Strength training is an often-neglected aspect for many runners. Between all of the various runs during the week, coupled with the need for proper recovery, fitting in some squats and push-ups can prove to be daunting.
However, the right strength training program should fit seamlessly into a running routine. In reality, the two should support one another instead of compete for time. Follow the steps below to create your own strength training routine that elevates your running performance and decreases risk of injury without taking away your time spent on the roads.
Determine The Frequency
Fitting in a properly structured strength training routine can prove to be difficult around the track workouts and long runs that already pack your schedule. However, runners shouldn’t feel the need to devote three to four days to strength training. For beginners, one to two days is likely going to be a good start to building strength and injury-proofing the body.
To determine how many days are appropriate for you, consider your training age—that is how long you’ve been working out—both on the roads and in the gym. For relative newbies (those training for a year or less), one day a week is a good starting point. Those that have some experience in the weight room and have also given their bodies plenty of time to adjust to the demands of regular running can start off with two days a week.
Advanced athletes that have at least a year of prior experience lifting weights and have been running consistently for over five years can start out with three days a week in the gym.
Structure Your Training
Similar to any properly designed running program, your work in the weight room should be structured depending on your unique goals. For runners, this includes aligning your strength training with your current running routine.
For instance, runners in the offseason can put in a bit more time with the weights as opposed to someone that’s a few weeks out from their next marathon. In general, the best time to introduce strength training into a routine is during the offseason where the demands of running are low and athletes can experiment with new forms of training.
During this time, athletes will be able to build up to higher volumes (more sets and reps) without detrimentally affecting their running. As their season progresses and competitions get closer, runners will want to taper down, focusing more of their effort on actual running and less on the work in the weight room.
Organize Your Week
Most runners will start by implementing strength training on their rest days, preferring to maintain the sanctity of their running days and simply trading a rest day for extra work in the gym. While on paper this might make sense, often times this leads to runners overtraining and failing to recover in between workout sessions.
If your schedule allows, it’s often easiest to add in strength training to a day when you’re already putting in a hard running workout. Although compounding a strength workout on top of a hard run greatly magnifies the intensity of training, it also allows athletes to dedicate rest days to proper recovery rather than hitting the gym.
In this scenario, where running and strength training are happening on the same day, runners will benefit most (and feel the best) when the strength training is performed after their hard run.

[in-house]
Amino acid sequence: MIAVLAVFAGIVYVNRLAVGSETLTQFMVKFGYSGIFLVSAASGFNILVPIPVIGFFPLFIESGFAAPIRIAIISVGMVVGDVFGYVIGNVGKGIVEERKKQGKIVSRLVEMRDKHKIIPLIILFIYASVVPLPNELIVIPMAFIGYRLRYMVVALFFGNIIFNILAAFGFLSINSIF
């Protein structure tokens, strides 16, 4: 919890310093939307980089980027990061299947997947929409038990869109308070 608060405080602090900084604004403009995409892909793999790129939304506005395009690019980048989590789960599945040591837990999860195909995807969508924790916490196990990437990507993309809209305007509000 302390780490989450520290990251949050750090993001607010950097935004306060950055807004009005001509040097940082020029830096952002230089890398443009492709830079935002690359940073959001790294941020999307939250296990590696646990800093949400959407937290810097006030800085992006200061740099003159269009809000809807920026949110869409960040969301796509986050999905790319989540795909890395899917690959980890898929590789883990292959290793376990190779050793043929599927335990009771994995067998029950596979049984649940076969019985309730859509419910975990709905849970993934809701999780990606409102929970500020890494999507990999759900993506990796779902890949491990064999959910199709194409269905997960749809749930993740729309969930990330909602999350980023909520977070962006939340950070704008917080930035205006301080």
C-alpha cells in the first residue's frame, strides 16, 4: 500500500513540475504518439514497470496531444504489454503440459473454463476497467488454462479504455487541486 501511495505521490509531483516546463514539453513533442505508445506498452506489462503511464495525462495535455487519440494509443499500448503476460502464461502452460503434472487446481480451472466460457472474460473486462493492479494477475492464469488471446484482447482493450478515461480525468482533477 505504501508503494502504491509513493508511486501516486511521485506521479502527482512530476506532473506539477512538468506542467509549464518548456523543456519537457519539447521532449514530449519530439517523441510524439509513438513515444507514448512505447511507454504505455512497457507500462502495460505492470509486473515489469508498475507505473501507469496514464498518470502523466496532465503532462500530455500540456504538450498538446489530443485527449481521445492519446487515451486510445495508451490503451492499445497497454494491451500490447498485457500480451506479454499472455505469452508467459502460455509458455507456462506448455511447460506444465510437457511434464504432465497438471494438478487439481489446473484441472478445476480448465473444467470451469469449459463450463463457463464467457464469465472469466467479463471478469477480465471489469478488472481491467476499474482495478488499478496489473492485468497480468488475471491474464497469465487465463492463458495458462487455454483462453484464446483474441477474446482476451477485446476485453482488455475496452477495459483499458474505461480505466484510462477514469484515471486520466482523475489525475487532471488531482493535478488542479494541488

For instance, consider the following schedule for someone running four times a week:
Monday: Easy Run
Tuesday: Track Workout + Strength Training
Thursday: Tempo Run + Strength Training
Saturday: Long Run
Select The Appropriate Exercises
The majority of runners are going to benefit from sticking to total body exercises that work the entire body as a unit rather than each muscle individually. For instance, a squat works the entire lower body along with the core, whereas a leg extension puts the emphasis solely on the quads. From an injury standpoint, these multi-joint exercises help athletes to strengthen weak stabilizers and maintain better form. From an efficiency standpoint, they also allow runners to get in and out of the gym in less time.
To start, select six main exercises to include in each session followed by 1-2 dedicated core exercises. Superset the exercises by performing them back-to-back to save time. For example:
1A. Barbell Front Squat
1B. Standing Dumbbell Shoulder Press
2A. Dumbbell Side Lunge
2B. Bodyweight Row
3A. Single-leg Deadlift
4B. Abdominal Roll-out
In general, runners should start with higher reps as they learn form and develop movement patterns. For instance, beginners could start with two sets of 15 reps for each exercise. As they get more comfortable with strength training, they could progress to three to four sets of 8-10 repetitions. Advanced lifters may even want to focus on lower rep ranges in the 3-5 range to build strength and power.
Adjust Along The Way
Remember that even the most well-developed strength training routine requires regular adjustments. The best way to tweak your workout routine is to constantly monitor how you feel by recording performances and effort levels in your running log. If you experience a dip in performance that lasts longer than a few days, it might be time to back off while your body adapts to the new stimulus.
By reducing risk of injury and improving performance, strength training can be a valuable addition for any runner. Most importantly, runners should remember that the additional work is meant to support their current routine, not replace it. Implement the new exercises slowly for the biggest return and least risk of injury or overtraining along the way.